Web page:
Nine charged for giving food to homeless in California
Nine people in California have been charged after they handed out food to the homeless, violating a rule about sharing food in public places.
The group were protesting against an emergency ordinance in the city of El Cajon which was introduced in response to California's hepatitis A outbreak.
They handed out food, clothes and toiletries on Sunday before police arrived and issued citations.
Hepatitis A can be spread by touching contaminated foods or objects.
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The recent outbreak of the viral disease has taken a severe toll on California's homeless populations, who are most at risk as they do not have access to basic hygiene and sanitation.
Local media report that El Cajon City Council passed the ordinance in October.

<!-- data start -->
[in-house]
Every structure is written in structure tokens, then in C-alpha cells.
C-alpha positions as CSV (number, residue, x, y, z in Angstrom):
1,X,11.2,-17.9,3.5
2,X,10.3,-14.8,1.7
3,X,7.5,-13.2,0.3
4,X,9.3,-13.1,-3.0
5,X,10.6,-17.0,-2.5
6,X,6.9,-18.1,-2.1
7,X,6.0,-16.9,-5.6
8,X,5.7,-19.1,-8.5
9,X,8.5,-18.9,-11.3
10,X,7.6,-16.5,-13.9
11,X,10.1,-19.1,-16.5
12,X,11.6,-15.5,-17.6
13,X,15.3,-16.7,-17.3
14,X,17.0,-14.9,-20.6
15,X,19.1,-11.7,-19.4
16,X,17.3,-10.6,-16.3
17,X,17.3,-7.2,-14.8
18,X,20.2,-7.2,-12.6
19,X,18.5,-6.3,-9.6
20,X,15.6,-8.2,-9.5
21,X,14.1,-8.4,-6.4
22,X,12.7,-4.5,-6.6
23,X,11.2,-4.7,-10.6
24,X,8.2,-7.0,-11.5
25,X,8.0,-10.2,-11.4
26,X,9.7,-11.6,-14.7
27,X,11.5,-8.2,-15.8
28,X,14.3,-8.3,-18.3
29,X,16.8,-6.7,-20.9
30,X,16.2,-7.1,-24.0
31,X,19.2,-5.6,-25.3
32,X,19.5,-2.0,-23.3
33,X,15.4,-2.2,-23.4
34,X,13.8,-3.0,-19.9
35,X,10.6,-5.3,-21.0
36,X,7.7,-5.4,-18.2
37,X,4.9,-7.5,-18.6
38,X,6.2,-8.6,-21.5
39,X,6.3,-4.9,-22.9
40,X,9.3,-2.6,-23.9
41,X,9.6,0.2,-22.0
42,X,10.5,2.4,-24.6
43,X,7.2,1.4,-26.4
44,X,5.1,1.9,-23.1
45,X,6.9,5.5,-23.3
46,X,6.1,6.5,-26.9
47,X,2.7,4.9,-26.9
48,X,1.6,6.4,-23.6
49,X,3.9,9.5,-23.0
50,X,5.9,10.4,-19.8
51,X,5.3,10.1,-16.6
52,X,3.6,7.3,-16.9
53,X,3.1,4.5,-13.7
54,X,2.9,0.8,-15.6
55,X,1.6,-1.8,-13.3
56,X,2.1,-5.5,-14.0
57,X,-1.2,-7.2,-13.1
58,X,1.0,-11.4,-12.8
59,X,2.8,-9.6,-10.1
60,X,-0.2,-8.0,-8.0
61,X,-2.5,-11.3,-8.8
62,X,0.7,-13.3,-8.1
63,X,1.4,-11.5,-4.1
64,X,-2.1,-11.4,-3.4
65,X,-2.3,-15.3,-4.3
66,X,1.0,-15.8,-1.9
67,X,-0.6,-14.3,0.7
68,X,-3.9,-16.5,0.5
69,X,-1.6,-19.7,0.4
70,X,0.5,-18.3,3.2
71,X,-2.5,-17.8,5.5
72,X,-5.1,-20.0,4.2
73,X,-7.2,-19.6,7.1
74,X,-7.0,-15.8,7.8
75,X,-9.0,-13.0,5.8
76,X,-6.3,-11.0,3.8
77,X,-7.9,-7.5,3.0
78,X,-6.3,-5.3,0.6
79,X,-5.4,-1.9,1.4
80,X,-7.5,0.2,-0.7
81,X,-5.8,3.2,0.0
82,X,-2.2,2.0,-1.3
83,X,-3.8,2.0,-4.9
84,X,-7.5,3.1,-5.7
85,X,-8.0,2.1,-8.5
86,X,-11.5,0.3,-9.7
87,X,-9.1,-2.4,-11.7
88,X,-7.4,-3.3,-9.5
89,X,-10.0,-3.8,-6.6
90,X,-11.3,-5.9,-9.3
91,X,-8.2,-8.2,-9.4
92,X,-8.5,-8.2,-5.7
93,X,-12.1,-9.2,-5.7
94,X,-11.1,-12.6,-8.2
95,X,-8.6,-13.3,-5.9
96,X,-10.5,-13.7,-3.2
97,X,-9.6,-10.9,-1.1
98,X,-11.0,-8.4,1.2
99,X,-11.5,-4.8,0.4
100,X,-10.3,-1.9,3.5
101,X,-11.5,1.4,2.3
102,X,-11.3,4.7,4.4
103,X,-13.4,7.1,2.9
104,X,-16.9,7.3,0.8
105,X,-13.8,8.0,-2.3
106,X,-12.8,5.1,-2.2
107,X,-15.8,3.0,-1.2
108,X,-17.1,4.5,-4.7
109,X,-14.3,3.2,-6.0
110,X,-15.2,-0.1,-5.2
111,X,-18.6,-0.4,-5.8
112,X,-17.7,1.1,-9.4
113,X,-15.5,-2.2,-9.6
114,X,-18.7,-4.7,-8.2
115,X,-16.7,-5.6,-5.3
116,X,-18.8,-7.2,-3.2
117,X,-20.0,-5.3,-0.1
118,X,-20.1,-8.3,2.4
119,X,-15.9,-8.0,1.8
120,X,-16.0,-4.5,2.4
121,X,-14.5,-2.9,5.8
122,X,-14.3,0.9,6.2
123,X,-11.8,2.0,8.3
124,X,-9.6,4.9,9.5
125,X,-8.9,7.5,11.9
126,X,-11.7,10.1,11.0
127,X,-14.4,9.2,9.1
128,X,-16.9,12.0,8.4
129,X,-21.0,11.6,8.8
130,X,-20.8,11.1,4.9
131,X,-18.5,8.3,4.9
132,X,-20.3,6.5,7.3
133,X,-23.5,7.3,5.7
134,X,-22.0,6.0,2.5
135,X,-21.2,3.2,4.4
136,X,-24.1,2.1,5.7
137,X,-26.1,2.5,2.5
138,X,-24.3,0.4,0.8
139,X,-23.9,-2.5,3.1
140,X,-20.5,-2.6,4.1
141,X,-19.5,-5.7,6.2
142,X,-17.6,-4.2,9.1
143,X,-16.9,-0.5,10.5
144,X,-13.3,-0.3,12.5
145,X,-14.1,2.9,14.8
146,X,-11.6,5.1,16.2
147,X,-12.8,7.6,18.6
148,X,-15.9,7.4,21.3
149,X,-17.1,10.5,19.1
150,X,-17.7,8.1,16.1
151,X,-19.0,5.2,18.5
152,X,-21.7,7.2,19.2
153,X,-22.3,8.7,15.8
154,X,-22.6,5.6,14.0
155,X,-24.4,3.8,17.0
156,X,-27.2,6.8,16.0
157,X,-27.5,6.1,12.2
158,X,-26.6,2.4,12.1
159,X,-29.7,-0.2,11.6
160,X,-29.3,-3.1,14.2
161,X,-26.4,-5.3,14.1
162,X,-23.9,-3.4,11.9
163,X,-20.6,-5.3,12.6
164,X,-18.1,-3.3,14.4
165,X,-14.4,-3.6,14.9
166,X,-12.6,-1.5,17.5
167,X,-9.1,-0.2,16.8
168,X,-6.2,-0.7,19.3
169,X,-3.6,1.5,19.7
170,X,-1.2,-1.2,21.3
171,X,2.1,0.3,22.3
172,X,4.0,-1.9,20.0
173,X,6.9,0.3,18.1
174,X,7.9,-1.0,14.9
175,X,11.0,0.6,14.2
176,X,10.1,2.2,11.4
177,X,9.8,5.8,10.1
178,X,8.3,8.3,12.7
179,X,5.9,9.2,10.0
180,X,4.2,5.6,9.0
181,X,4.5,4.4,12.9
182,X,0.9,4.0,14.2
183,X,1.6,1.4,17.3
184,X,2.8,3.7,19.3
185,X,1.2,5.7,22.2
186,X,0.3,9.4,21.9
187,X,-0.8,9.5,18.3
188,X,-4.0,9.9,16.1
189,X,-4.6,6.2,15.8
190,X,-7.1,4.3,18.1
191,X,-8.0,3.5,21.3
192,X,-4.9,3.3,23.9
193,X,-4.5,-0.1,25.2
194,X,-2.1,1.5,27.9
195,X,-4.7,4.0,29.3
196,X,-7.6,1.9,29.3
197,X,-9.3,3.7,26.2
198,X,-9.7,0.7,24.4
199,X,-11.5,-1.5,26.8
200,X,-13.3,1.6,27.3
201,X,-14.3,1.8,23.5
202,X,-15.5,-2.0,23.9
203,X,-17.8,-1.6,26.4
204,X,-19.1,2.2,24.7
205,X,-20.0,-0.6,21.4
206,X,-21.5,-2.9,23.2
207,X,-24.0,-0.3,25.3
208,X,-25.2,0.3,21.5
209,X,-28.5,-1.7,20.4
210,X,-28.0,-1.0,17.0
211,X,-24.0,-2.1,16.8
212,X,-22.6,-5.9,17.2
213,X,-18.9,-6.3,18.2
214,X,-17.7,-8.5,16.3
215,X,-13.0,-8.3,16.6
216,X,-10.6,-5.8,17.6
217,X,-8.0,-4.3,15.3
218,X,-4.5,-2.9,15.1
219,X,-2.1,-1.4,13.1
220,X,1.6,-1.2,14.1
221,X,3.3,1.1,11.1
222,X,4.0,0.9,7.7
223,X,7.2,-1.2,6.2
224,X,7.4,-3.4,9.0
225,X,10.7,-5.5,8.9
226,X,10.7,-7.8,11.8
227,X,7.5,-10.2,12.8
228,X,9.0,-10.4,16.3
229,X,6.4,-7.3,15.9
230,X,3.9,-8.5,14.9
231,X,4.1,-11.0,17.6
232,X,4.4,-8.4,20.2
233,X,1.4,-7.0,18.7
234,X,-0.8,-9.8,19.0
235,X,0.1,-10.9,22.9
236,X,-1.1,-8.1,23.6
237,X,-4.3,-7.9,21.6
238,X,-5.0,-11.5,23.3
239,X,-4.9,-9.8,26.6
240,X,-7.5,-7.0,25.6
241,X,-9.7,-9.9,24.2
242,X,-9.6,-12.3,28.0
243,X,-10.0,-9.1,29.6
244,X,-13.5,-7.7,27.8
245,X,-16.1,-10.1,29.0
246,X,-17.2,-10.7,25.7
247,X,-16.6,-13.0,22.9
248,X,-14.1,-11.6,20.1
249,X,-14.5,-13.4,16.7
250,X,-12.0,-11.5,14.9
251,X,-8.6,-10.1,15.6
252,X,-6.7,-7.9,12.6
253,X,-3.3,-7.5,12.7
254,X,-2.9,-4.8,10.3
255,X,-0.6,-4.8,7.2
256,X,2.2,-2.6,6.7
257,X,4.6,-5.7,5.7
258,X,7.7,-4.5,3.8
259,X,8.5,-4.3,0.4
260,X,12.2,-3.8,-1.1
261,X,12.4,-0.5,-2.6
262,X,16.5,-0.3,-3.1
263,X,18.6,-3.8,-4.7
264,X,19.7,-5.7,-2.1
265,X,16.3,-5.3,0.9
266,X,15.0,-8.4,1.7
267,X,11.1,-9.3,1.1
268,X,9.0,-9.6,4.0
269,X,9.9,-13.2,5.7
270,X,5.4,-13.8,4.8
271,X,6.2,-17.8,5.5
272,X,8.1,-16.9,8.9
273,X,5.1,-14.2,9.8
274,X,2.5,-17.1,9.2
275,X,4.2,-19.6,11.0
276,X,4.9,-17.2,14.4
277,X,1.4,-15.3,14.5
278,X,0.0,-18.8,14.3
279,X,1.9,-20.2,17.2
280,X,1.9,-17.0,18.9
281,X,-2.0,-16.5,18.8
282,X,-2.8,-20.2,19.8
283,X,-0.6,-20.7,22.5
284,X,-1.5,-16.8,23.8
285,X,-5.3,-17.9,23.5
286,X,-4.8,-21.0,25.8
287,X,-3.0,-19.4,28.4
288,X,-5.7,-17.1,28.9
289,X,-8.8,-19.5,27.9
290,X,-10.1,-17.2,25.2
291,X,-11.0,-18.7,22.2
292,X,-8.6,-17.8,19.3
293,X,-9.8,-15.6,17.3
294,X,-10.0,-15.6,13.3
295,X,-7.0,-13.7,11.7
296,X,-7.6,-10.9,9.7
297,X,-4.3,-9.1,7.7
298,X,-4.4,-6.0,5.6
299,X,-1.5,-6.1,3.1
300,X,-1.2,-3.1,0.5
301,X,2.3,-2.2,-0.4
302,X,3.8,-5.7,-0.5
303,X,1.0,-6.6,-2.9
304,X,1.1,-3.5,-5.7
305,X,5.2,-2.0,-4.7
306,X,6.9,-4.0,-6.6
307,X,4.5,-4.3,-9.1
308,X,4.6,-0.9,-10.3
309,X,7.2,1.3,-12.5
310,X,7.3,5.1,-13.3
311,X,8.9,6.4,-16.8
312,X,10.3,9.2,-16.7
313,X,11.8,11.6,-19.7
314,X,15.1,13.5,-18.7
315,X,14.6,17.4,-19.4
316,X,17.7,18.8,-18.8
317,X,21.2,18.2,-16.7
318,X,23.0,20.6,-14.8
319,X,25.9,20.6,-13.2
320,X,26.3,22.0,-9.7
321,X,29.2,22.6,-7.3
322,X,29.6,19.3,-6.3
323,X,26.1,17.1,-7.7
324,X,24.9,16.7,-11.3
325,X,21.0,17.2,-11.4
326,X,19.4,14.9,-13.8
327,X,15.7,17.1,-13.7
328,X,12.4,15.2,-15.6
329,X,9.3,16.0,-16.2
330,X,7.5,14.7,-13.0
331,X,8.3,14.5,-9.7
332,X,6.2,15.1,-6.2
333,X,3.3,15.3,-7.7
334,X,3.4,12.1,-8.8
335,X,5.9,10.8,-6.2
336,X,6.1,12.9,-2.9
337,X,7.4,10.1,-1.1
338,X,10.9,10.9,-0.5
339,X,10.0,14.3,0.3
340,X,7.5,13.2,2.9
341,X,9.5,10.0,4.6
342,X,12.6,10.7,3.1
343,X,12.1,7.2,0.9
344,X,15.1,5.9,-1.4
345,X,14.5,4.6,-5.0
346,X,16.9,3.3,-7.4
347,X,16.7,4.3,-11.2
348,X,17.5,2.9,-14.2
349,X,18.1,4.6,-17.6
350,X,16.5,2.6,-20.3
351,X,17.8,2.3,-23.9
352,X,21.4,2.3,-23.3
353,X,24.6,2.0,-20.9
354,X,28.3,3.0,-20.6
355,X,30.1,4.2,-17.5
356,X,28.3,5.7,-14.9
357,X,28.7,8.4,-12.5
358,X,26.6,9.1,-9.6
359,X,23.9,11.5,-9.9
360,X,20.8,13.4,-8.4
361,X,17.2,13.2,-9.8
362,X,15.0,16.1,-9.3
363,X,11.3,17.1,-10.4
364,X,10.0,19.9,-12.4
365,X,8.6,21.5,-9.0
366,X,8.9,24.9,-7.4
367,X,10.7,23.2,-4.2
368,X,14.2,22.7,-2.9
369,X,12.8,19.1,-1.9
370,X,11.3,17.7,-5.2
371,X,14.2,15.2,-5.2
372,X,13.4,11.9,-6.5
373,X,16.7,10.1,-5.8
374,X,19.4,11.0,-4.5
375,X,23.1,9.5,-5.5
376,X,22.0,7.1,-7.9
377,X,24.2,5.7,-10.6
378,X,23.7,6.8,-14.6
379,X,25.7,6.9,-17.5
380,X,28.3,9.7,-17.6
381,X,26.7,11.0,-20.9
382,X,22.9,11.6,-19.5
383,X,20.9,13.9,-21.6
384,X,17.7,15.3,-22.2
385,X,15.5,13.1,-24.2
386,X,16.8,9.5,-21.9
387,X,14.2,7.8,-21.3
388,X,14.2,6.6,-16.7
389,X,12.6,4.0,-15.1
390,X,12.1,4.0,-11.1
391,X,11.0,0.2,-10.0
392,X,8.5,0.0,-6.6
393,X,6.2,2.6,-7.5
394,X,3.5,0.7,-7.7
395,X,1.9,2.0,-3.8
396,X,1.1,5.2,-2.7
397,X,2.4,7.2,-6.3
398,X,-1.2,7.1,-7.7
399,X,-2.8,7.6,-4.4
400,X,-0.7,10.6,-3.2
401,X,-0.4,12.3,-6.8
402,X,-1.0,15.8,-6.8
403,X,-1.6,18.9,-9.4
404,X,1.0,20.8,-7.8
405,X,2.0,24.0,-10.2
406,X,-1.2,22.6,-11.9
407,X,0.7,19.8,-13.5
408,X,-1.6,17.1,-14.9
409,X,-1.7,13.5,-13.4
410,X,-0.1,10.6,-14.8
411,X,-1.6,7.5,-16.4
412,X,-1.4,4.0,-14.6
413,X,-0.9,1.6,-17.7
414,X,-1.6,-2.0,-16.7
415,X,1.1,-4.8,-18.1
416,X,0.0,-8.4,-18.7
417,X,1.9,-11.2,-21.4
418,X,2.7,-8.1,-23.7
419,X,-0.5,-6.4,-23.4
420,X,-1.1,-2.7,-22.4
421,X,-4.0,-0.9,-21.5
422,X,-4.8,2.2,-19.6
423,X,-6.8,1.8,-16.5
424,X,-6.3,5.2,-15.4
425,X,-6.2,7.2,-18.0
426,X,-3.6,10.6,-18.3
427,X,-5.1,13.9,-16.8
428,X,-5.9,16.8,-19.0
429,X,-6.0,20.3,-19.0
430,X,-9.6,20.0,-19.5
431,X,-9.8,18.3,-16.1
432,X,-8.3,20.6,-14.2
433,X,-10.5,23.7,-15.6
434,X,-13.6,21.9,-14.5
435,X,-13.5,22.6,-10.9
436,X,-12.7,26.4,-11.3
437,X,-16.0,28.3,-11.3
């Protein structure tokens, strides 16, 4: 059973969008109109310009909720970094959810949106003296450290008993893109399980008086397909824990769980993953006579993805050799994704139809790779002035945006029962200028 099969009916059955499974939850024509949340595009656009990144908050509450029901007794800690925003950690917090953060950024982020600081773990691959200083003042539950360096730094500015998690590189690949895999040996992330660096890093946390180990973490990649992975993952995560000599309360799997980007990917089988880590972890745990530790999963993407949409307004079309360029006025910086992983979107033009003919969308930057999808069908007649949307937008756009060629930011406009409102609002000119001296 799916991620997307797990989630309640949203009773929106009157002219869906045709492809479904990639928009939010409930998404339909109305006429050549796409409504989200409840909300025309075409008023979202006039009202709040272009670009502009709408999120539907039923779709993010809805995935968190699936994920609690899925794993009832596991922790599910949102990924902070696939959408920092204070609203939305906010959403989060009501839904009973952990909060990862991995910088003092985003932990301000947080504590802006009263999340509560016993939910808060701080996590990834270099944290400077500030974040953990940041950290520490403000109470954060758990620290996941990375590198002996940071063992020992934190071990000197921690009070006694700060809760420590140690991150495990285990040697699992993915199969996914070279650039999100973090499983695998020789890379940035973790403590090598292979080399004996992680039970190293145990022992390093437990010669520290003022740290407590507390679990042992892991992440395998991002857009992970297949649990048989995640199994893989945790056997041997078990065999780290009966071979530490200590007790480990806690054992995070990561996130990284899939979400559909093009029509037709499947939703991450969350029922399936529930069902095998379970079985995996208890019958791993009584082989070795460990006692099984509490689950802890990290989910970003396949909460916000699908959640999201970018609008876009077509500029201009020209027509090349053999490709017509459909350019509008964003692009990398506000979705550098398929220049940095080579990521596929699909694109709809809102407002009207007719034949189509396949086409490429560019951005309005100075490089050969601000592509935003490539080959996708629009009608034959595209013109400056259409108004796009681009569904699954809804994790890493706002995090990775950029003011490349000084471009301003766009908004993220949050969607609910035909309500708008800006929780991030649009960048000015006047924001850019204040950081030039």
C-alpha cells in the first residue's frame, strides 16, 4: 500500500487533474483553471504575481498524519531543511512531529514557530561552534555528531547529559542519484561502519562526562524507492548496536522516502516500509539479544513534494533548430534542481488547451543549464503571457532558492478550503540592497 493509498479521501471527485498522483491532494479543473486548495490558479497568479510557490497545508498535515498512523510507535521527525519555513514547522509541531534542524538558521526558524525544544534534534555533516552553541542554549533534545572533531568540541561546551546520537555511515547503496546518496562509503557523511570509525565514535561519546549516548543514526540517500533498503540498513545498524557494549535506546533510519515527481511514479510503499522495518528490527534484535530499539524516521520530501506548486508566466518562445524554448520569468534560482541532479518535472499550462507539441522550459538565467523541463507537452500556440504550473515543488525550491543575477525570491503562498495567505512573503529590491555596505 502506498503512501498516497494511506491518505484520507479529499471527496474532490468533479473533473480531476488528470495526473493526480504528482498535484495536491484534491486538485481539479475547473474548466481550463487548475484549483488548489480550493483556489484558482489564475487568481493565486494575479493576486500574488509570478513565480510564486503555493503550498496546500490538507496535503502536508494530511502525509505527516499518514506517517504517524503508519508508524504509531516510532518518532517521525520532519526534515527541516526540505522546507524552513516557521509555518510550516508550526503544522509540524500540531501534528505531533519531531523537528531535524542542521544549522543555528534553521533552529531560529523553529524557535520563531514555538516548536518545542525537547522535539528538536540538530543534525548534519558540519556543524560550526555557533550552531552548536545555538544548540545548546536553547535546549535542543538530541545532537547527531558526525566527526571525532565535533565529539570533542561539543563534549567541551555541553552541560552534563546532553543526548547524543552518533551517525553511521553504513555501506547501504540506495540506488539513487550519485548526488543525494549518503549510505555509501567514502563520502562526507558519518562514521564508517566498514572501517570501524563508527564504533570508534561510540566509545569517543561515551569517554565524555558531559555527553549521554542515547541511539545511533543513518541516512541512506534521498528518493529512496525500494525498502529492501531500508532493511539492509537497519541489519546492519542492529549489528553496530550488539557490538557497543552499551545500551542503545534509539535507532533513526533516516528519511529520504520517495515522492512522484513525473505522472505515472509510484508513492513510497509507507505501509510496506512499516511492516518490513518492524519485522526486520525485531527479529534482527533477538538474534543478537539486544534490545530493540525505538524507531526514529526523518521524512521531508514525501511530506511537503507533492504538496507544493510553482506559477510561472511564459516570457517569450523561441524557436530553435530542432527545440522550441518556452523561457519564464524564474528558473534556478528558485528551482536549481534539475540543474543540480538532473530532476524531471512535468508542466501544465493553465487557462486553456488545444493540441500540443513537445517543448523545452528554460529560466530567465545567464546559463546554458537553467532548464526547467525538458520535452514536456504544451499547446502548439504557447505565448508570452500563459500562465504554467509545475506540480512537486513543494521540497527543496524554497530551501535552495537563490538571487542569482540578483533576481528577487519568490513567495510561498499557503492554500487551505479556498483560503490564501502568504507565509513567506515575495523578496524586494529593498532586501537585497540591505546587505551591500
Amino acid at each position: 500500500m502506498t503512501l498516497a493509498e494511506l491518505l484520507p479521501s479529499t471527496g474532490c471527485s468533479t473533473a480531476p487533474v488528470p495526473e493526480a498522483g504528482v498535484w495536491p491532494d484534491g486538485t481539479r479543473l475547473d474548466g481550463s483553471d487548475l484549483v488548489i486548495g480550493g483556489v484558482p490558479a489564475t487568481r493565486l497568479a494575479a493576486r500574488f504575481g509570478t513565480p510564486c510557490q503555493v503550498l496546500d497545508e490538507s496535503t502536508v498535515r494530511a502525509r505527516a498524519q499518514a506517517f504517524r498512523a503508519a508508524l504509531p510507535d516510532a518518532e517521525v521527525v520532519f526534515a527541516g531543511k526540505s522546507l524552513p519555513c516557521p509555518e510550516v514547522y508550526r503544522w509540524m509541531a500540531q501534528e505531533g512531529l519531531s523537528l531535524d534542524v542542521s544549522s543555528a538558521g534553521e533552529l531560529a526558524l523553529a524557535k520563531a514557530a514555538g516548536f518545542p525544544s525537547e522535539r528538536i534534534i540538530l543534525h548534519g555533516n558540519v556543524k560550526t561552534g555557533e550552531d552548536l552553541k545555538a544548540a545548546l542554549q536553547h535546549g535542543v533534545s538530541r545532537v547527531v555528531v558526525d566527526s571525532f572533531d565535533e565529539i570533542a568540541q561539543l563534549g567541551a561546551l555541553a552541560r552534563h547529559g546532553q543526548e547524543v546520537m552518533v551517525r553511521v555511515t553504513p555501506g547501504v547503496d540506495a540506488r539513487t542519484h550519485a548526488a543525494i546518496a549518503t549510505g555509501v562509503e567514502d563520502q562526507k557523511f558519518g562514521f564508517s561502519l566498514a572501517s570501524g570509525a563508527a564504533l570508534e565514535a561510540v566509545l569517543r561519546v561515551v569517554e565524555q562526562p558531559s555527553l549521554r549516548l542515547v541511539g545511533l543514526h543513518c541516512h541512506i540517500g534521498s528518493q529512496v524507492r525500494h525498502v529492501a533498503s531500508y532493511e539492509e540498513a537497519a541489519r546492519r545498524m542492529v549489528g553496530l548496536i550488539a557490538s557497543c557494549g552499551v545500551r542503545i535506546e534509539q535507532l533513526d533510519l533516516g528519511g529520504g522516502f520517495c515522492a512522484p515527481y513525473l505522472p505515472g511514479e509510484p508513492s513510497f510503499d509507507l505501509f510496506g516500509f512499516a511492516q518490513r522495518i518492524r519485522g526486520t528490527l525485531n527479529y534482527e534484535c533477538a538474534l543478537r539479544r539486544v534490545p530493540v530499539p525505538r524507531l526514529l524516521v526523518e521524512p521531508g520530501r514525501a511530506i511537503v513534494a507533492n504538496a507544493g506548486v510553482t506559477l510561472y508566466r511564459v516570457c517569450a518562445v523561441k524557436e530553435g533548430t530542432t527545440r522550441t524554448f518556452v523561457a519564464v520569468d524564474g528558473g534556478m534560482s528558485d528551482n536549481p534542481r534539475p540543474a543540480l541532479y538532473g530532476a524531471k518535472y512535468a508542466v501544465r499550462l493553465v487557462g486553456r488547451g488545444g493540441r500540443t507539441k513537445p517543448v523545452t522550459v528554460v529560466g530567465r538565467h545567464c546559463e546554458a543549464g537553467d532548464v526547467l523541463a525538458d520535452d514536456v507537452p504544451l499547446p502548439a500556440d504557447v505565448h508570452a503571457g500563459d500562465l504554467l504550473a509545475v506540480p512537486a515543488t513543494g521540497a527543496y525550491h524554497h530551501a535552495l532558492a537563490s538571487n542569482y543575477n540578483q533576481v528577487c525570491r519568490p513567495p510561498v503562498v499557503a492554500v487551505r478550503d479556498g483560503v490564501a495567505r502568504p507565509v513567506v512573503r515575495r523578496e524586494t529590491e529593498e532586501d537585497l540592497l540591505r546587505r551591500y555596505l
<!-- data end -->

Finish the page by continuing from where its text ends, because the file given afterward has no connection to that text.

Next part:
It prohibits food sharing on any city-owned property. The authorities say it is a safety measure against hepatitis A, but opponents argue it unfairly penalises the city's homeless.
Police wrote a citation for a child who was among the volunteers, according to NBC San Diego.
"I was passing out food and this guy was like can you step aside please," 14-year-old Ever Parmley said.
The network quoted council member Ben Kalasho who said feeding the homeless at city parks is a "bad idea" while there is a hepatitis A outbreak.
"You can go out there, pick them up, take them back to your house and feed them and board them and room them and have them take a shower if you're really wanting to help," he said.
Typically only one out of every 100 patients die from Hepatitis A, according to officials, but the disease has killed at a higher rate in California due to the vulnerable populations it has affected.
Symptoms include fever, fatigue, abdominal pain, nausea and vomiting. Jaundice, or yellowing of the skin and eyes, is also a possible symptom.
There is a vaccine for Hepatitis A.